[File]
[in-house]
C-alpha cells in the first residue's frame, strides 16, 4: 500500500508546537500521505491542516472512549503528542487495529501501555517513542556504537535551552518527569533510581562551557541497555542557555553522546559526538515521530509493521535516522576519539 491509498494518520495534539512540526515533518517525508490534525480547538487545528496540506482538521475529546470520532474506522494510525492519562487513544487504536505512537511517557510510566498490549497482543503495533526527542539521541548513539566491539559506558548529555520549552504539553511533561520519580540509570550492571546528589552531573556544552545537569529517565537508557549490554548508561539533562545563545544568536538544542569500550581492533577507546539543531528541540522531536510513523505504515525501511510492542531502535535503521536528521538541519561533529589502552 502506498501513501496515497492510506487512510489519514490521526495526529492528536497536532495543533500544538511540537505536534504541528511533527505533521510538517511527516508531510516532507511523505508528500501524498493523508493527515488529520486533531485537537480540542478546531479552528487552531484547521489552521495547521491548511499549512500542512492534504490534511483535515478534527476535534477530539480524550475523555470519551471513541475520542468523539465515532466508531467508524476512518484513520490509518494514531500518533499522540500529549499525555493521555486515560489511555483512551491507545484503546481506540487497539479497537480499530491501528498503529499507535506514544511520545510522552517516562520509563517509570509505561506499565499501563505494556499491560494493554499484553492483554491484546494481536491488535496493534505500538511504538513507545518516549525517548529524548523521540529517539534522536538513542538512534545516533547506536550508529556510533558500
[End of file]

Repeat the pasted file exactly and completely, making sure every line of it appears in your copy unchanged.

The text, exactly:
[in-house]
C-alpha cells in the first residue's frame, strides 16, 4: 500500500508546537500521505491542516472512549503528542487495529501501555517513542556504537535551552518527569533510581562551557541497555542557555553522546559526538515521530509493521535516522576519539 491509498494518520495534539512540526515533518517525508490534525480547538487545528496540506482538521475529546470520532474506522494510525492519562487513544487504536505512537511517557510510566498490549497482543503495533526527542539521541548513539566491539559506558548529555520549552504539553511533561520519580540509570550492571546528589552531573556544552545537569529517565537508557549490554548508561539533562545563545544568536538544542569500550581492533577507546539543531528541540522531536510513523505504515525501511510492542531502535535503521536528521538541519561533529589502552 502506498501513501496515497492510506487512510489519514490521526495526529492528536497536532495543533500544538511540537505536534504541528511533527505533521510538517511527516508531510516532507511523505508528500501524498493523508493527515488529520486533531485537537480540542478546531479552528487552531484547521489552521495547521491548511499549512500542512492534504490534511483535515478534527476535534477530539480524550475523555470519551471513541475520542468523539465515532466508531467508524476512518484513520490509518494514531500518533499522540500529549499525555493521555486515560489511555483512551491507545484503546481506540487497539479497537480499530491501528498503529499507535506514544511520545510522552517516562520509563517509570509505561506499565499501563505494556499491560494493554499484553492483554491484546494481536491488535496493534505500538511504538513507545518516549525517548529524548523521540529517539534522536538513542538512534545516533547506536550508529556510533558500